After finding out that surgery was pretty much our only option, I went into procrastination mode. I didn’t want to make any decisions until I absolutely had to, because then it didn’t seem real enough to think about. It doesn’t make any sense, but I do this to avoid having to face and think about unpleasant things. Even after the surgery was scheduled, it was still 2 or 3 months away, which seemed like a really long time. I didn’t want to do anything to prepare for it, because that would be acknowledging that it was coming up.


Our pet rabbit died in the heat back in June, and while I was saddened by the loss of my daughter’s bunny, this situation also forced all my sadness concerning Buddy out into the open. I cried for days. I couldn’t sleep at night. I couldn’t get much done during the day, which was bad because we’d just moved into our new home and had a big trip coming up. It was also bad because when my little girl saw me displaying sadness, she would get sad about her bunny all over again. I told myself I was being ridiculous for being so sad over a rabbit, but deep down I knew it had more to do with my son. I was so sad that such an innocent and healthy kid had to undergo a surgery such as this, and that he would be made to suffer, and that I, his mother, would be allowing him to suffer. It broke my heart.


Because I couldn’t keep wasting energy in profound sadness, I decided to distract myself from thoughts that would plunge me into it. I buried my feelings in the work of settling into the new home and preparing to drive across the country to Nauvoo, IL. The trip itself was a great distraction, and learning so much about the lives and struggles of mid-nineteenth century people put a lot of my worries in perspective. Upon returning home, I spent a lot of time listening to recordings and audiobooks so as not to be alone with my thoughts.


Distraction was really just an attempt to continue procrastination. But it couldn’t last long because the sadness I had felt so keenly had brought fear with it, and those fears were fighting to be acknowledged. This fear was worse than the sadness. I thought of everything that could go wrong, and what I would do if that were to happen. I soon began to convince myself that something was sure to go wrong, that it had to go wrong. My son picked up on my fear subconsciously. He started saying over and over again, “I’m going to die in the hospital.” No one had told him this. But children can subconsciously pick up on the emotions of adults close to them and extrapolate meaning in relation to themselves. As soon as I recognized what my own fear was doing to him, I also saw what it was doing to myself and knew I needed to change it.


To leave the place of fear and darkness, I needed to flip a switch to let the light in. That switch is gratitude. Instead of focusing on what I was afraid would happen, I tried to think more about the good things concerning this situation. I’m so grateful that his pediatrician was adept enough to recognize that his heart murmur was not an innocent one. Although this has been difficult information to face, I’m glad that we found out now while he’s still little. I’m grateful for superior technology in this day and age. I’m glad we live so close to such a wonderful hospital as Primary Children’s, full of proficient doctors and nurses. I’m grateful for the timing for many reasons, one of which is that my previous pregnancy’s due date was August 6, the very day of the surgery, and my current pregnancy’s due date is not until the end of November. I’m grateful that this happened to my naturally least-active child, who will be affected much less by having his activity level restricted for a few weeks.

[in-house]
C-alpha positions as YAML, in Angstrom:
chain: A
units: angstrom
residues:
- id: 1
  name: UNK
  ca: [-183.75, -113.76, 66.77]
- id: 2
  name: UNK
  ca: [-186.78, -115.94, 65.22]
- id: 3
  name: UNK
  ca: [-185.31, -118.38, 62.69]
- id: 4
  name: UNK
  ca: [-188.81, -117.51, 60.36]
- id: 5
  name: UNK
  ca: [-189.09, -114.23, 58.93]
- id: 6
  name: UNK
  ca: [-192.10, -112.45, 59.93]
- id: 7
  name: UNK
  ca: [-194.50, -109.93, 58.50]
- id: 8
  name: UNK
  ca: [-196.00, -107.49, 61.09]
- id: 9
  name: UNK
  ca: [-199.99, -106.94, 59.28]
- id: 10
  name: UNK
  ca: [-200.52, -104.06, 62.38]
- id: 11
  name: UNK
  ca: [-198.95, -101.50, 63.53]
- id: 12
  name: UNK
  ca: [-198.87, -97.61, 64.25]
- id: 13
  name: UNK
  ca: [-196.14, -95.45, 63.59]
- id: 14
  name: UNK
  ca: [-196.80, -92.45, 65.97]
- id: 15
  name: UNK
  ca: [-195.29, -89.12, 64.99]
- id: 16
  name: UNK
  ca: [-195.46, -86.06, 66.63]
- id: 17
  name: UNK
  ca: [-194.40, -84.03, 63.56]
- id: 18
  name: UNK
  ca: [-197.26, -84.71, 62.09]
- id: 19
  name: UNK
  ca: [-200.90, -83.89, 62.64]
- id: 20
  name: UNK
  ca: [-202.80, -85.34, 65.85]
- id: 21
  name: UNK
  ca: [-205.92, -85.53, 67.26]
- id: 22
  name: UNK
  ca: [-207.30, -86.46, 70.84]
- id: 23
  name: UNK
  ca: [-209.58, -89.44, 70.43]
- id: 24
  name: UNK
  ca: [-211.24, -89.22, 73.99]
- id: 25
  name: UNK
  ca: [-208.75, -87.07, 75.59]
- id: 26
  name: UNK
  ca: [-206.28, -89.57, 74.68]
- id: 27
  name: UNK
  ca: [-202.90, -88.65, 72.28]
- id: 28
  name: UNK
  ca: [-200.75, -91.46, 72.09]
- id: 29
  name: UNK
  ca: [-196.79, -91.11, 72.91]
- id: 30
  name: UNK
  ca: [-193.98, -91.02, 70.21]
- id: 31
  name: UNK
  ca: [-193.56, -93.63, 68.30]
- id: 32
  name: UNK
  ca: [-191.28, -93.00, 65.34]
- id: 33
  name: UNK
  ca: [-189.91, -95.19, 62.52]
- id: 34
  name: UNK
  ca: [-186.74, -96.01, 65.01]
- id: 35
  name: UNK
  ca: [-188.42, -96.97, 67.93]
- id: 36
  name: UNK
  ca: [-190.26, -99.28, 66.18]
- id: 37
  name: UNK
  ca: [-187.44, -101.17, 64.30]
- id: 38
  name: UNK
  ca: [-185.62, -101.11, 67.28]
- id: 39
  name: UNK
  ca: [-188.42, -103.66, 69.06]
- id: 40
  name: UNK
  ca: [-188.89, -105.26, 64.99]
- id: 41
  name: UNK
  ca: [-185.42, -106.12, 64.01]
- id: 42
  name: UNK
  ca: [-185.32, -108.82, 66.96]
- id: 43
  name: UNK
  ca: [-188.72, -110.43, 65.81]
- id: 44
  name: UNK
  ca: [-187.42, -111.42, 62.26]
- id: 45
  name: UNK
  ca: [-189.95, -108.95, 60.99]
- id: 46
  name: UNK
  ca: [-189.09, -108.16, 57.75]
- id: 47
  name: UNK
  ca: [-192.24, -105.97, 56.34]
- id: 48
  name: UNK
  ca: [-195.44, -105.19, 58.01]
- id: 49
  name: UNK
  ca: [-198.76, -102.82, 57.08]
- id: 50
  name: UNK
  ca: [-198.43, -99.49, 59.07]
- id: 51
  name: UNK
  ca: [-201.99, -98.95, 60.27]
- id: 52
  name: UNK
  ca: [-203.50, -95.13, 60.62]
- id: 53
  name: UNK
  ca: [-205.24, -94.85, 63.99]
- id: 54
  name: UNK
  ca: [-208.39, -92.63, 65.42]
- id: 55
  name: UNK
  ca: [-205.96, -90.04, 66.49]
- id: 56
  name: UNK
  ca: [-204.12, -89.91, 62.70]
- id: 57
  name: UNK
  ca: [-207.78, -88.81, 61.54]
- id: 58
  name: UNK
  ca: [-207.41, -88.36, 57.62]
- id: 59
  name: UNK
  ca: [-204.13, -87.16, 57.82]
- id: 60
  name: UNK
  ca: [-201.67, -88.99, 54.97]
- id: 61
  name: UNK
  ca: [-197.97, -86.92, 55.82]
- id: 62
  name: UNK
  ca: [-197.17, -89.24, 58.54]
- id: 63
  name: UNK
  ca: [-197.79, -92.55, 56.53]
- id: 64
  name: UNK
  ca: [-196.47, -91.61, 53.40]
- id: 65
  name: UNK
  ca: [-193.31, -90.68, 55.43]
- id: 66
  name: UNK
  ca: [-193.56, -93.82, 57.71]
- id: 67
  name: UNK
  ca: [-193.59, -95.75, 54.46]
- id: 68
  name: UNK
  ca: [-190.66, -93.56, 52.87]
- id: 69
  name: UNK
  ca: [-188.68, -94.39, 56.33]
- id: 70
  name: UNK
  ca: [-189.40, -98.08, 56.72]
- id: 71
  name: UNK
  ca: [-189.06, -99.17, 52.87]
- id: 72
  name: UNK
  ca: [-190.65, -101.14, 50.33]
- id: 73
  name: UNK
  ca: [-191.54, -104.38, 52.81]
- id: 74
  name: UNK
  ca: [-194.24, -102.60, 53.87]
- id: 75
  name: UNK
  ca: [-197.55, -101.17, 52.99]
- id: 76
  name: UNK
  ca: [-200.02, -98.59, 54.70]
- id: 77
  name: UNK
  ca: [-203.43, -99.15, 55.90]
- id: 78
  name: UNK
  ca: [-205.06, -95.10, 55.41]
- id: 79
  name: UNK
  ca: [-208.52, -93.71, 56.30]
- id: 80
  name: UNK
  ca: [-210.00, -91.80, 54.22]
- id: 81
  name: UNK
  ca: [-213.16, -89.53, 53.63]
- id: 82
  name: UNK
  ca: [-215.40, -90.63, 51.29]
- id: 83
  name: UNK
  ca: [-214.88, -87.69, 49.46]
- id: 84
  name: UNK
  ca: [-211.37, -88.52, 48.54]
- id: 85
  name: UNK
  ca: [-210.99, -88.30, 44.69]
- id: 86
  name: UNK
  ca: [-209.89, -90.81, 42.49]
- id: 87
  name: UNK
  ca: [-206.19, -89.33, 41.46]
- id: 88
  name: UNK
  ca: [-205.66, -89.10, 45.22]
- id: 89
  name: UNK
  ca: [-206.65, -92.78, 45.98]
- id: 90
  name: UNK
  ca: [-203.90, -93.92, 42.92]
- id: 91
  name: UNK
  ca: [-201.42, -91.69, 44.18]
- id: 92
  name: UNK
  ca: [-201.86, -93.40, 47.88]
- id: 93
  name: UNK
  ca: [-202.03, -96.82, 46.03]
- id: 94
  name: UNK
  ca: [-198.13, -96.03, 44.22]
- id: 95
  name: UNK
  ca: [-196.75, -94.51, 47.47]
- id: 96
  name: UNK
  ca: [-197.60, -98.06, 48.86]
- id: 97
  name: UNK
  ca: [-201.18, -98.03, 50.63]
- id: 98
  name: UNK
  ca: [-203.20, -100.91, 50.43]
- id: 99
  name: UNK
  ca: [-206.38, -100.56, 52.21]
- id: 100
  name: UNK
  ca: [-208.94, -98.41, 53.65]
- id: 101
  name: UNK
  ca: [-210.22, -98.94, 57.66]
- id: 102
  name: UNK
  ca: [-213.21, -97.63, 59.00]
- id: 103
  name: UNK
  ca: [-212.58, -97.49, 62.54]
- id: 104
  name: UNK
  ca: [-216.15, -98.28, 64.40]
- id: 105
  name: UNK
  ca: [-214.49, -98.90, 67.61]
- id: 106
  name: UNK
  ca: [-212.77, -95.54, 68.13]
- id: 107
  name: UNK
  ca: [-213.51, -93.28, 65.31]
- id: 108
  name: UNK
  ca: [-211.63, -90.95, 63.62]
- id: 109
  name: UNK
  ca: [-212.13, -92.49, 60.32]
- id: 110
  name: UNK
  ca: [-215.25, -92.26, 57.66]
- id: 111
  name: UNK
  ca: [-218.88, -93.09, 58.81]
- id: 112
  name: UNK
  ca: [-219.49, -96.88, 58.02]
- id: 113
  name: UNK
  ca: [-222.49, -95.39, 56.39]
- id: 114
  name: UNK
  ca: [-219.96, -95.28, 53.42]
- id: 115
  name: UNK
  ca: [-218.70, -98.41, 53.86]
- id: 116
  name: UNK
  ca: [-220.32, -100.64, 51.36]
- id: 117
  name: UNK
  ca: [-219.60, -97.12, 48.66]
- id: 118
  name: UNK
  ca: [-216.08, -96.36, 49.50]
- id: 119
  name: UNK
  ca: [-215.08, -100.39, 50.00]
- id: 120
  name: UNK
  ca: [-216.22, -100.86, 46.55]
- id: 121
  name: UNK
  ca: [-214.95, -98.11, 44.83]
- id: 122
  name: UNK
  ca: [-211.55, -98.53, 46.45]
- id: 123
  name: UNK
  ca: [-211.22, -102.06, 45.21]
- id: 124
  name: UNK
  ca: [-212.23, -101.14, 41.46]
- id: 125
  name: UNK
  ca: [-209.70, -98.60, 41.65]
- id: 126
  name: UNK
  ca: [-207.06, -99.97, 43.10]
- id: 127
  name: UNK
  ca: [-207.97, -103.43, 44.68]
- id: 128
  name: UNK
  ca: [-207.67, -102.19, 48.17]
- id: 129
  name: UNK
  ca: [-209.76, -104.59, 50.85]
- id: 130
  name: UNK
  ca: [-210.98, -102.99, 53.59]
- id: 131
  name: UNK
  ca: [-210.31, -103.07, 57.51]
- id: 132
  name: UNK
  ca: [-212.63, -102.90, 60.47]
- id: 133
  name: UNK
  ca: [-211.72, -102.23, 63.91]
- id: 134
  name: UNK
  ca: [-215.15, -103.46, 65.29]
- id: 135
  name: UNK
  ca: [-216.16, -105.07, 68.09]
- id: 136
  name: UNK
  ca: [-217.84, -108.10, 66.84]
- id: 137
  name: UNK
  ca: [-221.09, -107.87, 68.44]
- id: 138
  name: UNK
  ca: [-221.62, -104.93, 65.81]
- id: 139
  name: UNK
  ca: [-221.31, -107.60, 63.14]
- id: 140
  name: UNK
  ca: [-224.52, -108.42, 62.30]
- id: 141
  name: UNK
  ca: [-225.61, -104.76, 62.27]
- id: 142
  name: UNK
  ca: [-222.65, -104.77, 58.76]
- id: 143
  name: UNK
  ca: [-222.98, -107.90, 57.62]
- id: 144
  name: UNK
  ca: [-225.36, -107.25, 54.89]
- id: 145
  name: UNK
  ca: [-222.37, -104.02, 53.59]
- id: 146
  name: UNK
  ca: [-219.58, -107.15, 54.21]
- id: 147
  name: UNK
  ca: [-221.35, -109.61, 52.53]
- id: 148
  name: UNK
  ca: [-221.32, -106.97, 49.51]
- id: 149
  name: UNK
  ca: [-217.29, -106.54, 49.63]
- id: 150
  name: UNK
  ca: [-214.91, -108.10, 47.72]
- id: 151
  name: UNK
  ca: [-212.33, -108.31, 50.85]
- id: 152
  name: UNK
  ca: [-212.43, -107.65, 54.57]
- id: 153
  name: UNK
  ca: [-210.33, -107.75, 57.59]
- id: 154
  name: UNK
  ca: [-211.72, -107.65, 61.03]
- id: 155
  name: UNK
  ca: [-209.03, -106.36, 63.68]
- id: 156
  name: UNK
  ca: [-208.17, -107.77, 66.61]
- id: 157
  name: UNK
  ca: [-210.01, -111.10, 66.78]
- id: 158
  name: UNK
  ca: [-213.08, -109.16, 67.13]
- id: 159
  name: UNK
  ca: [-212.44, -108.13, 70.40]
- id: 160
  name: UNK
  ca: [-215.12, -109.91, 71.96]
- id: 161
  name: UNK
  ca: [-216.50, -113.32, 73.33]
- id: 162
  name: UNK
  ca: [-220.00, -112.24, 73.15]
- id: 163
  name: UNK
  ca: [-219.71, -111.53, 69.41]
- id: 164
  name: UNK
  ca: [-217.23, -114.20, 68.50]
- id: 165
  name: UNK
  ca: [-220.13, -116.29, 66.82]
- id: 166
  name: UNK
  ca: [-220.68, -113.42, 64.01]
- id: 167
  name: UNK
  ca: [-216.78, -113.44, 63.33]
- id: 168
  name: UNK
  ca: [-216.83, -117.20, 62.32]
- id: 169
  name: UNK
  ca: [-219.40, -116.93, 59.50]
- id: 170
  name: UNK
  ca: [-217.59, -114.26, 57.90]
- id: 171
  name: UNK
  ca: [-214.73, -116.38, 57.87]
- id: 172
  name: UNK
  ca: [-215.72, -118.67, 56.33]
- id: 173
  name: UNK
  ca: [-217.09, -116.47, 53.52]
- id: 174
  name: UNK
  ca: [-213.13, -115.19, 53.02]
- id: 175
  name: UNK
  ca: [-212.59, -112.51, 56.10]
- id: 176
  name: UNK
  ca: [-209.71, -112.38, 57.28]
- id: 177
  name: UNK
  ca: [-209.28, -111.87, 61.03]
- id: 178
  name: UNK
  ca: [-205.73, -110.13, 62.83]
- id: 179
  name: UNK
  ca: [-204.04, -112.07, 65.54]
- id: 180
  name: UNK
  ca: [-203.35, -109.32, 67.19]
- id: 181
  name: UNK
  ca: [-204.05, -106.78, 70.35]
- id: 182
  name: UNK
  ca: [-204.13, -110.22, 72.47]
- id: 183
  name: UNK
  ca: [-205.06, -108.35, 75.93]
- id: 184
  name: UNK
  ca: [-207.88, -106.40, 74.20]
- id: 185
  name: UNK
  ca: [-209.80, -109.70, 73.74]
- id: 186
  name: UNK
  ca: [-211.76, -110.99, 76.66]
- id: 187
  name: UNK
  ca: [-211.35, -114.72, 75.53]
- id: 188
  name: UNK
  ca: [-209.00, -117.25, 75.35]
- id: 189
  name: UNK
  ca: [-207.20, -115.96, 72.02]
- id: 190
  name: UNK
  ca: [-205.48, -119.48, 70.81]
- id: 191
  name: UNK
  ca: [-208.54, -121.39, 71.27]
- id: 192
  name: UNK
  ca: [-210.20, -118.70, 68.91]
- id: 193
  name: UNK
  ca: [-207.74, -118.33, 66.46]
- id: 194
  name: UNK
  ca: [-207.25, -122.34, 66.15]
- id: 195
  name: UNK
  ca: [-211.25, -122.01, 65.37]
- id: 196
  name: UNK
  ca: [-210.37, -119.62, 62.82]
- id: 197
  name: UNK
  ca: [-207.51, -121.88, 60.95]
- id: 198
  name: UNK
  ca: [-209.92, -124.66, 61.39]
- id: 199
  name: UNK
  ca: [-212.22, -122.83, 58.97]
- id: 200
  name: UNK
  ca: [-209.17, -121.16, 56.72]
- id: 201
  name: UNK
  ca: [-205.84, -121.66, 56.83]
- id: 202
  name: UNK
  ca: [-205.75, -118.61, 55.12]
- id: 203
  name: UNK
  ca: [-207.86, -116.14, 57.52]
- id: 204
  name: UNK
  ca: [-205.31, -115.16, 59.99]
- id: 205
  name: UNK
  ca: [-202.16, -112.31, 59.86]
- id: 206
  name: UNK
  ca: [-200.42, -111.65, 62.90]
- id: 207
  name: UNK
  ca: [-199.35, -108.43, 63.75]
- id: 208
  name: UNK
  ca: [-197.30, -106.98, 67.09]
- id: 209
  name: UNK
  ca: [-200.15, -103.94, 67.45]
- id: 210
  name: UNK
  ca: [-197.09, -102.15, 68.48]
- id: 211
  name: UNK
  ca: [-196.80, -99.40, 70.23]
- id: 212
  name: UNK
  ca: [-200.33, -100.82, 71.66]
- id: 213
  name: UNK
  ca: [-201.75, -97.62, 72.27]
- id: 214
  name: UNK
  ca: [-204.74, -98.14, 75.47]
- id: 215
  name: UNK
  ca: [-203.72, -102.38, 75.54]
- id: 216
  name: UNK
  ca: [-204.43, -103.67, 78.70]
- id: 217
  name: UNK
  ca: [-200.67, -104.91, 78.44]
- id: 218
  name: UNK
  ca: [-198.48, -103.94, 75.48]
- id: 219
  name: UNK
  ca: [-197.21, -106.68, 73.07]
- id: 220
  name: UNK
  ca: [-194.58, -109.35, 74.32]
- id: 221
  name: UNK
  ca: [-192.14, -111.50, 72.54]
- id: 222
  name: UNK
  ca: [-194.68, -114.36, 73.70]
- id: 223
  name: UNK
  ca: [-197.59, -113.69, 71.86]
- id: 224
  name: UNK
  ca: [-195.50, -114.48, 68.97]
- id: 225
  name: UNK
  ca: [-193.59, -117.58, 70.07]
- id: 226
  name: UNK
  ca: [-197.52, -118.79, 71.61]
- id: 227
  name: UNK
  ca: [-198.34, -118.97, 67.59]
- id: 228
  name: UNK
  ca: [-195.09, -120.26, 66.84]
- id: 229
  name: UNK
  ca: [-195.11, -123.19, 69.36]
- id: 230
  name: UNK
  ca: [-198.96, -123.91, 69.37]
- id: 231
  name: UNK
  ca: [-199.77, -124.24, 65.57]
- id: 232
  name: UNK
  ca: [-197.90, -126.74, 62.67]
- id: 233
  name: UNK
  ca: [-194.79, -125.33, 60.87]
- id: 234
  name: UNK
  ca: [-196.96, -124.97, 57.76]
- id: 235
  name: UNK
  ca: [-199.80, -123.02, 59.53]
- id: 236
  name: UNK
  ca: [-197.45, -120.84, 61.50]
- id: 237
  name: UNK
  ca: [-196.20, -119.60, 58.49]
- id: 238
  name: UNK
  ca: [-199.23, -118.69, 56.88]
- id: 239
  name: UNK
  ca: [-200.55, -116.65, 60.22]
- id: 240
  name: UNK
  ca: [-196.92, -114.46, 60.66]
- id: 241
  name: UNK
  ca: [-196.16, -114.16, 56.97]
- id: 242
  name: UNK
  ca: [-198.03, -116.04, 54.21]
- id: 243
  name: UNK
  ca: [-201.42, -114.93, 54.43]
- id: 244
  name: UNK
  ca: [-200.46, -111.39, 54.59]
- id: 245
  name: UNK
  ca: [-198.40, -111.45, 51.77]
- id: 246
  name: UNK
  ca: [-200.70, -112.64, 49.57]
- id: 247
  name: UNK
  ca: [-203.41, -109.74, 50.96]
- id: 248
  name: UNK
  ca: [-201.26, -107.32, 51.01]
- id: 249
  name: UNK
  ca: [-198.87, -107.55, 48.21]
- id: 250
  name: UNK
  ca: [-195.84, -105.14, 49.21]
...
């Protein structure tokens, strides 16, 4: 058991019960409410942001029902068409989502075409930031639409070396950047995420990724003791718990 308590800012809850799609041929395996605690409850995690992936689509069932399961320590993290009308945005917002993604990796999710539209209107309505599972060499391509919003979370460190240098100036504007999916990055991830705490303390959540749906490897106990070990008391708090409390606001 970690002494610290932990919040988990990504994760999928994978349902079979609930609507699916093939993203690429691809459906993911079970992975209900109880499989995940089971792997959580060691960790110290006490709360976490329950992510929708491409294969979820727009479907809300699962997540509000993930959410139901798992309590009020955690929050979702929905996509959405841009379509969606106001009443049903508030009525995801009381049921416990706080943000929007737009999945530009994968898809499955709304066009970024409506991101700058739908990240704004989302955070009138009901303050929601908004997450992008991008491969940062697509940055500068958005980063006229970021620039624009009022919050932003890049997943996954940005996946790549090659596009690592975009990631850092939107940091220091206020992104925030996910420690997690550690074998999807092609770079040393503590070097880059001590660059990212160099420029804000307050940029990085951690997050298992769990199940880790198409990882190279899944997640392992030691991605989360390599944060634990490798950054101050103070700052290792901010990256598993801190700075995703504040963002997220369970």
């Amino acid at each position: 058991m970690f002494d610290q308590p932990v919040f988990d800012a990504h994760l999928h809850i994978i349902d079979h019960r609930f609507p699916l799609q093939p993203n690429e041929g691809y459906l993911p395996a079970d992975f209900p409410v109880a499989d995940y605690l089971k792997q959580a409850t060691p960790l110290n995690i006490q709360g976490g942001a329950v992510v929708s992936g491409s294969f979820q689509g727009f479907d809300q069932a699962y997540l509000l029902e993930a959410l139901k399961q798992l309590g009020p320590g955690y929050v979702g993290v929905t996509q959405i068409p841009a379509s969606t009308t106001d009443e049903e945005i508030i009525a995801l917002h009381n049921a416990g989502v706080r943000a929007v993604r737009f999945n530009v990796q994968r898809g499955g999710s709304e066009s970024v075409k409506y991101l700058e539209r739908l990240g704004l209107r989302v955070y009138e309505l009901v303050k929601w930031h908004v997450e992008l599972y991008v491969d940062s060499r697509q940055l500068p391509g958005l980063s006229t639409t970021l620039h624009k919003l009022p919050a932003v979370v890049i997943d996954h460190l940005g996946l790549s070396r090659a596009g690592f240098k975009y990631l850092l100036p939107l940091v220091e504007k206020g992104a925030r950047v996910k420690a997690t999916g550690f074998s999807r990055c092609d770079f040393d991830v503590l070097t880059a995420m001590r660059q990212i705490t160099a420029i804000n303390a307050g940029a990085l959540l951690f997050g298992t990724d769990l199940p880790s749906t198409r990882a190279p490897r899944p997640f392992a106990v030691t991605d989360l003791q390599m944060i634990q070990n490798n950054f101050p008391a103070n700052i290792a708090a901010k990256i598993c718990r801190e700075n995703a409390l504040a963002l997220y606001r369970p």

Now that my outlook is brighter and fear set aside, I am able to utilize faith. Faith is an action word. It’s not simply a belief. It is a power. Faith is utilized through visualization and intention. I now visualize the surgery going well and being executed successfully. I fully intend to bring my son home from the hospital, perfectly whole and healthy, and won’t have to worry about his heart anymore. I don’t allow myself to hold thoughts in my mind of anything else. Of course those thoughts often try to push in, but I push them right out again. Sitting in that waiting room is going to be the biggest challenge of all, but I intend to continue holding to this positive vision.


Surrender is an extension of faith. It is letting go of what you want or think should happen and just allowing what is. It is acknowledging my own powerlessness over those aspects of life that I can’t control, and being okay with that. Anxiety and stress come from trying to predict and control every aspect of life. When you let go of that ultimately-fruitless need to control, you experience peace. I haven’t experienced surrender yet, but it’s what I’m working toward right now. It’s important to live in the NOW from moment to moment instead of dwelling on what could happen in the future. In the now, there are no problems, and everything is as it is. I am going to have to leave my son in the hands of nurses and sit in a waiting room where I am totally powerless over anything that happens in that operating room. All I can do is hold on to my positive intentions for Buddy, and have faith that the doctors and nurses will be fully in the now themselves in order to create that result I’ve visualized. For me to do anything but surrender to this, to resist in any way, is not just inane, but will rob me of energy and peace, and negatively impact Buddy and others, too. I know that if I can surrender to this, it will be that much easier to surrender to other situations that will come into my life.

I’m so thankful for the faith of so many of you and for your thoughts and prayers for Buddy and our family. I can really feel the power of it. I’ve learned so much about my little son, and how special his spirit is. I know, in ways I can’t explain, that Buddy chose before he was born to go through this, because it needed to happen for different reasons. I have such a profound respect for him and his courage and gifts. I’ve loved seeing glimpses of his soul, rather than just seeing him as a mother sees her young child, and really seeing his spirit, equal to my own, and being able to learn and grow so much because of him.